Follow these tips for pain-free and inspirational appraisals.
There is a culture of fear around appraisals: staff look forward to the annual appraisals with about as much enthusiasm as they do to a visit to the dentist.
So, what are the employees’ main grievances about appraisals? A research paper from Regent University shows that appraisees have the following complaints about appraisals:
- Lack of objectivity, rater bias, and favoritism
- Hypocrisy of the manager
- Poor informal feedback, e.g., vague, unspecific, and unsubstantiated
- Report card syndrome, where appraisees are surprised by a list of poor performance examples
With traditional appraisal systems no longer being fit-for-purpose, it’s time for a change. The good news is that by adopting some of the following tactics, organizations can quickly revitalize a wearying appraisal process.
If you haven’t implemented this already, the first step is to abandon annual appraisals in favor of more regular feedback.
This continuous review culture provides employees with a welcome immediacy to their performance feedback.
Frequent feedback gives employees the golden opportunity to correct issues while they are still small and manageable.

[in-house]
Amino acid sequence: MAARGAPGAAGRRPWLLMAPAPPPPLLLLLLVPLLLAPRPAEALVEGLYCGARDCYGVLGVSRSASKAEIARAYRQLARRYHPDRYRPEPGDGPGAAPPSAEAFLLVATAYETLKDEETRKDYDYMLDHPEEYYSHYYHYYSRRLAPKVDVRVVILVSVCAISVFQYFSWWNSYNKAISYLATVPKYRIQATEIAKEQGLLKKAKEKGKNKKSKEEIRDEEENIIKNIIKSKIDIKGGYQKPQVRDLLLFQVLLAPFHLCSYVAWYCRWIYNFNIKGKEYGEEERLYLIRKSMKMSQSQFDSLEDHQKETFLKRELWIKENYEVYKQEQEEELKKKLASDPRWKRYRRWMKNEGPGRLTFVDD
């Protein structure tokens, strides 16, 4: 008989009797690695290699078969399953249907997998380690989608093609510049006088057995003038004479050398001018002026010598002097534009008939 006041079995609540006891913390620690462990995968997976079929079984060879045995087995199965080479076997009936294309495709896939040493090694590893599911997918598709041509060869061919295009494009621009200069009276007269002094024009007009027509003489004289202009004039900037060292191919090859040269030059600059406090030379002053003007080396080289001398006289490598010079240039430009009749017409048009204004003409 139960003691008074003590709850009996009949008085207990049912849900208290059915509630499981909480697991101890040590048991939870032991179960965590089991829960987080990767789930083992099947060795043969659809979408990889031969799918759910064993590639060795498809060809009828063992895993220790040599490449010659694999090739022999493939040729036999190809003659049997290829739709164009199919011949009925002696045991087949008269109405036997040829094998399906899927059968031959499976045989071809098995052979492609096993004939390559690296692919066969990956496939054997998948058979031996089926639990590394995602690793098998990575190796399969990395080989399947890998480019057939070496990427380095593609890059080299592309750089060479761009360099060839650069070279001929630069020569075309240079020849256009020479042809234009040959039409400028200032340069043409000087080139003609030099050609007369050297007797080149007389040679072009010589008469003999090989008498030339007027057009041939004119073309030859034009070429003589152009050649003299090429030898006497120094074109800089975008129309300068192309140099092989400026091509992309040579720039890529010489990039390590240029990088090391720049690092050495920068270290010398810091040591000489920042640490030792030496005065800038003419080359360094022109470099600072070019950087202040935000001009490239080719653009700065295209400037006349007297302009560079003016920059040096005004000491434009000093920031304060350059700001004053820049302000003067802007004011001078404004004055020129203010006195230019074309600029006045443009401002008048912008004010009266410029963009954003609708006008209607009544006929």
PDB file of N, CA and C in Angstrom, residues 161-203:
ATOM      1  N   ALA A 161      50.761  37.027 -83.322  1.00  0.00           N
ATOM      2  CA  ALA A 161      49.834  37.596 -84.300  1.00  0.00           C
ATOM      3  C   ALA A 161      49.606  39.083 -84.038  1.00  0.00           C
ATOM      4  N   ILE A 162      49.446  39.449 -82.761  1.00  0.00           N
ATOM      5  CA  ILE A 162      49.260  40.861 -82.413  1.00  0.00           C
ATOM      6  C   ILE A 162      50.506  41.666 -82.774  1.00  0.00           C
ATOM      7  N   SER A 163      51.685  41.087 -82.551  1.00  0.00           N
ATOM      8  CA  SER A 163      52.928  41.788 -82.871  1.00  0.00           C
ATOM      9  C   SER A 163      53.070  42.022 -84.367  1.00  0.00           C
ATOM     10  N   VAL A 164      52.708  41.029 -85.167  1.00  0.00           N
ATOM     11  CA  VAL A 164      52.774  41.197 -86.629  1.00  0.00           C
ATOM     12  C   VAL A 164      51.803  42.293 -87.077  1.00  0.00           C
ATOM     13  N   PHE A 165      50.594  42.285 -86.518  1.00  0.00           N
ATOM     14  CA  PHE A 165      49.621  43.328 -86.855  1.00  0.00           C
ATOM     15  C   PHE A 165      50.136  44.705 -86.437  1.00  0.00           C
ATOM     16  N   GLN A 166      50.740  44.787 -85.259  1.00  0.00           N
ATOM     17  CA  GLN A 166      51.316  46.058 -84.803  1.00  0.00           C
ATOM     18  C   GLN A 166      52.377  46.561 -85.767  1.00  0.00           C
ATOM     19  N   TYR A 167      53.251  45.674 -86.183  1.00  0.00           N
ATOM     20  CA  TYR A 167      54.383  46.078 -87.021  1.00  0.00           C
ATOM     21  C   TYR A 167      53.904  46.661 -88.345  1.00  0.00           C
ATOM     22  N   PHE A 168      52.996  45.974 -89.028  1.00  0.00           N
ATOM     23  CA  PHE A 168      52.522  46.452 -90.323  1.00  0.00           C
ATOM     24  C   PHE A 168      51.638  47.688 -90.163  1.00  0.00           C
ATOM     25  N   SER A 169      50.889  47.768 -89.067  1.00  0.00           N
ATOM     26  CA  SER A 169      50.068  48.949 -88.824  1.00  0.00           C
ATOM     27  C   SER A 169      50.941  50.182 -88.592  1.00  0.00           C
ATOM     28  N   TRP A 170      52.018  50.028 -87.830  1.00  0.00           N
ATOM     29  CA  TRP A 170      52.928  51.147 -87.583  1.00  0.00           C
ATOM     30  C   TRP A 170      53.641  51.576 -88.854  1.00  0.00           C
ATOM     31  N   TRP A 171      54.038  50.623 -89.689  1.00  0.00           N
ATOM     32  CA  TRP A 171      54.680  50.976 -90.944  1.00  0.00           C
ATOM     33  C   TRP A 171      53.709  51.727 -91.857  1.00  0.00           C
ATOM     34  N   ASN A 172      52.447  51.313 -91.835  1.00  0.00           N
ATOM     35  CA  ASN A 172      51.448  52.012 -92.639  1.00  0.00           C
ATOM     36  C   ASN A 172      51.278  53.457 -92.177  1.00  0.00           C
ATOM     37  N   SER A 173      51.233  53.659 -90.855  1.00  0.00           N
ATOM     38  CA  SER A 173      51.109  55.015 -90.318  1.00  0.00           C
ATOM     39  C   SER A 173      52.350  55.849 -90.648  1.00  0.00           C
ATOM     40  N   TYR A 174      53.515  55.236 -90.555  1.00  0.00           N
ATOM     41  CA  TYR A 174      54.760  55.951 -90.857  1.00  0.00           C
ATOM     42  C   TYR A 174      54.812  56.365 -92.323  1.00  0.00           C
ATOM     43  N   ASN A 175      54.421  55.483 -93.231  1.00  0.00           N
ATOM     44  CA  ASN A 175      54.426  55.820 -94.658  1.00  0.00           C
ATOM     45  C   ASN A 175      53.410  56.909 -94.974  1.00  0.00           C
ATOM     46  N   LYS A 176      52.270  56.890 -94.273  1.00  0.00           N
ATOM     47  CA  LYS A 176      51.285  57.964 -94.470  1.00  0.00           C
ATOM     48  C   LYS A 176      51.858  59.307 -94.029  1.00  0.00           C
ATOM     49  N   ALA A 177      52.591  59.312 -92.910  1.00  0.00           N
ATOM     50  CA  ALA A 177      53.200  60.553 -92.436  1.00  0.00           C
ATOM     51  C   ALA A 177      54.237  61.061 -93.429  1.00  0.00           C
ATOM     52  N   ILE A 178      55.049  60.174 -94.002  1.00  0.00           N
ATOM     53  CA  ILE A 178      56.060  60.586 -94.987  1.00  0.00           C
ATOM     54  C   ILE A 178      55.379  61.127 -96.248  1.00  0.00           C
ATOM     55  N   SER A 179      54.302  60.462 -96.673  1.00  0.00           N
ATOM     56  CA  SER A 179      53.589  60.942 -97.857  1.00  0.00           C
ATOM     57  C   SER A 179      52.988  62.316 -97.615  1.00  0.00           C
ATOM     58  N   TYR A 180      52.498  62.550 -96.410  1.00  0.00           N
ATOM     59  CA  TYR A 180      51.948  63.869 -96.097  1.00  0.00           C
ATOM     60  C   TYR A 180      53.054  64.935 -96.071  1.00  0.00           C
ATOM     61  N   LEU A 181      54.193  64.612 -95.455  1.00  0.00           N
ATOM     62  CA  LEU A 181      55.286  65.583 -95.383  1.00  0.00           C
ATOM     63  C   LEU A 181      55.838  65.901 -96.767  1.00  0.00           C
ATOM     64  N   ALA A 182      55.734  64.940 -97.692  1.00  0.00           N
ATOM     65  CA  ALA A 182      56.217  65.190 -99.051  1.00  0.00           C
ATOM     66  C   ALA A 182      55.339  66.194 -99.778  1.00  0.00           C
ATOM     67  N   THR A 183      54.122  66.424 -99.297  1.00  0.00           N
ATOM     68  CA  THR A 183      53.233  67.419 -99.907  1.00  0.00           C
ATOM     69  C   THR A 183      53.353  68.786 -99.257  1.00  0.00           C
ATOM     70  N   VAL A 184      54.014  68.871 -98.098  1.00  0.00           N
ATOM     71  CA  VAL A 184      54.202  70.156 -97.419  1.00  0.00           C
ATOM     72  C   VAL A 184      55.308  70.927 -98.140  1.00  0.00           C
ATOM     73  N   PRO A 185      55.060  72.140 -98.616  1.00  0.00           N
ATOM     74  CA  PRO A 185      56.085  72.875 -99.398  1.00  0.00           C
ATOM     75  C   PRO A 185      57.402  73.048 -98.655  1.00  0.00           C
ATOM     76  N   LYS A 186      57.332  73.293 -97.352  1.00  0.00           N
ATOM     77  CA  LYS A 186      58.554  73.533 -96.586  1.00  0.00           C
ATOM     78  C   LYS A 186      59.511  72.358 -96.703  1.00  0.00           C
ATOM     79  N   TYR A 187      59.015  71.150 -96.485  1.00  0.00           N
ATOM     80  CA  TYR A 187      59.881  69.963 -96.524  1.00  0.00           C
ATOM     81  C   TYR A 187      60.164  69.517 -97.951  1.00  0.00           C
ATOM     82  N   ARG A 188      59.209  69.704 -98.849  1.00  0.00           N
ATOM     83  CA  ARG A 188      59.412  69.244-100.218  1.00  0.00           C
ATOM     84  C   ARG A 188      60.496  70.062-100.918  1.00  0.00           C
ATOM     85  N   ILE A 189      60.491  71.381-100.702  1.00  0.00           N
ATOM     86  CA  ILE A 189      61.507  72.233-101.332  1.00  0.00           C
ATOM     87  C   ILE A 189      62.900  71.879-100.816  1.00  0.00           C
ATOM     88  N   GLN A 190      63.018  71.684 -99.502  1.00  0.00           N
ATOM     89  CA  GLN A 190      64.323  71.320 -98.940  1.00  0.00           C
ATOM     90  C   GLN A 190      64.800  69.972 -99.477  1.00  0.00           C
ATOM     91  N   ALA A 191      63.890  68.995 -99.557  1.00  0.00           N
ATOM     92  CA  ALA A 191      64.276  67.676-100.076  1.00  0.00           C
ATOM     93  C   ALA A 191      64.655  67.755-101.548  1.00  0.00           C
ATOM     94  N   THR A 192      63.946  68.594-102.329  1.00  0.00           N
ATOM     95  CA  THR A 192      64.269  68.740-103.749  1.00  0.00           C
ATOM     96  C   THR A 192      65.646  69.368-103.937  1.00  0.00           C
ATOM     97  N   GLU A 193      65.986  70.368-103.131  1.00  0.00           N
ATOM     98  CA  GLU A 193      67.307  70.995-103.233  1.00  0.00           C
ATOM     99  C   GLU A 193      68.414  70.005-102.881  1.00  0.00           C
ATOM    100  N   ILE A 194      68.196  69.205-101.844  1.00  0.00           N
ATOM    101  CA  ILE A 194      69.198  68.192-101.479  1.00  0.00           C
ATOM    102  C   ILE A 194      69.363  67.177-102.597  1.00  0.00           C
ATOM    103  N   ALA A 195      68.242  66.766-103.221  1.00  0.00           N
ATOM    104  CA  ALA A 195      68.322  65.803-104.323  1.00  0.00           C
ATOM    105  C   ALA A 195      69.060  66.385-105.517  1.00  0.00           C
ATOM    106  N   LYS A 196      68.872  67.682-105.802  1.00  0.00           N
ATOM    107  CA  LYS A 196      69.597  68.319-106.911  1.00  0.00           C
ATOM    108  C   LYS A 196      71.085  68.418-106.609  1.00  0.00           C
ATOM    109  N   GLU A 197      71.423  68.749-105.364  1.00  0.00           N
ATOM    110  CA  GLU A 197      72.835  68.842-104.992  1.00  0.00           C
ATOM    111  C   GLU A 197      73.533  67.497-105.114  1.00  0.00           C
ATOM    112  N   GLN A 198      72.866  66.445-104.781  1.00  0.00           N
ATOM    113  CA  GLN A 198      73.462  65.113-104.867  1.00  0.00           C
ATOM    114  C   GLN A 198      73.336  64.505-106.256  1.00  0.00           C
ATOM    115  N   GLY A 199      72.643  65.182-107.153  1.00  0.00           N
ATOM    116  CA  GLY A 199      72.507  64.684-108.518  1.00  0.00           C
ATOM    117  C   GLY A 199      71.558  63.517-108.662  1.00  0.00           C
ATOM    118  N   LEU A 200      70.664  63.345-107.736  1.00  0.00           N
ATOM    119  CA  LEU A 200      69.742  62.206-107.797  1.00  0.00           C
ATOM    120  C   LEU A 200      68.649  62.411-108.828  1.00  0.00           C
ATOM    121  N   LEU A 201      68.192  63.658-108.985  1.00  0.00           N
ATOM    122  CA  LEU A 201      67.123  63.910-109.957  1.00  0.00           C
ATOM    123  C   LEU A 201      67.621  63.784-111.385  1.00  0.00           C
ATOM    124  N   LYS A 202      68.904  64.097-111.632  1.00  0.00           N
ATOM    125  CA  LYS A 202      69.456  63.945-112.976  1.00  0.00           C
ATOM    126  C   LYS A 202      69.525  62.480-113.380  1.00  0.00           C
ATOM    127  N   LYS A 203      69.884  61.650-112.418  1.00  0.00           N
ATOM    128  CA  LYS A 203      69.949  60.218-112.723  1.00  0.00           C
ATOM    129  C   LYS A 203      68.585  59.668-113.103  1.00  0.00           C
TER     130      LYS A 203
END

This is in contrast to the 12-month review scenario where issues are left unchecked, fester, and balloon into performance crises.
Given these dynamics, it’s no surprise that research shows that firms who move to continuous appraisals see a 73% increase in employee engagement.
There’s an app for this
Using a supportive app can ease your move to a continuous feedback culture by effortlessly automating any associated, additional labour overhead. For this reason, continuous feedback programs require supportive apps that streamline the underlying admin processes. Start with an off-the-shelf customizable 360 degree feedback app. If this strategy proves unsuitable you could design your own in-house app.
Reduce the emphasis on ratings or eliminate scores altogether
Traditional appraisal systems rely on giving employees a numerical performance rating, which may be doing more harm than good.
Stanford University Professor Bob Sutton argues in his book Hard Facts, Dangerous Half-Truths and Total Nonsense that “performance rankings can lead to destructive internal competition, which can make it tough to build a culture of knowledge sharing. In addition, there seems to be a self-fulfilling prophecy at work, in which a person who receives a poor evaluation does even worse in the subsequent rating period.”
It’s no wonder that performance ratings evoke so much fear.
Passing such a final judgment on appraisee performance in this way, particularly in the case of negative feedback, can be very damaging. As a result, firms such as Adobe have taken the radical but successful step of removing scores altogether in favor of a more qualitative approach.
If you can’t prize yourself away from performance scores, do what Google has done.
At Google, appraisals and pay reviews occur at different times, which is liberating and enables the appraisal process to feel more developmental and less threatening.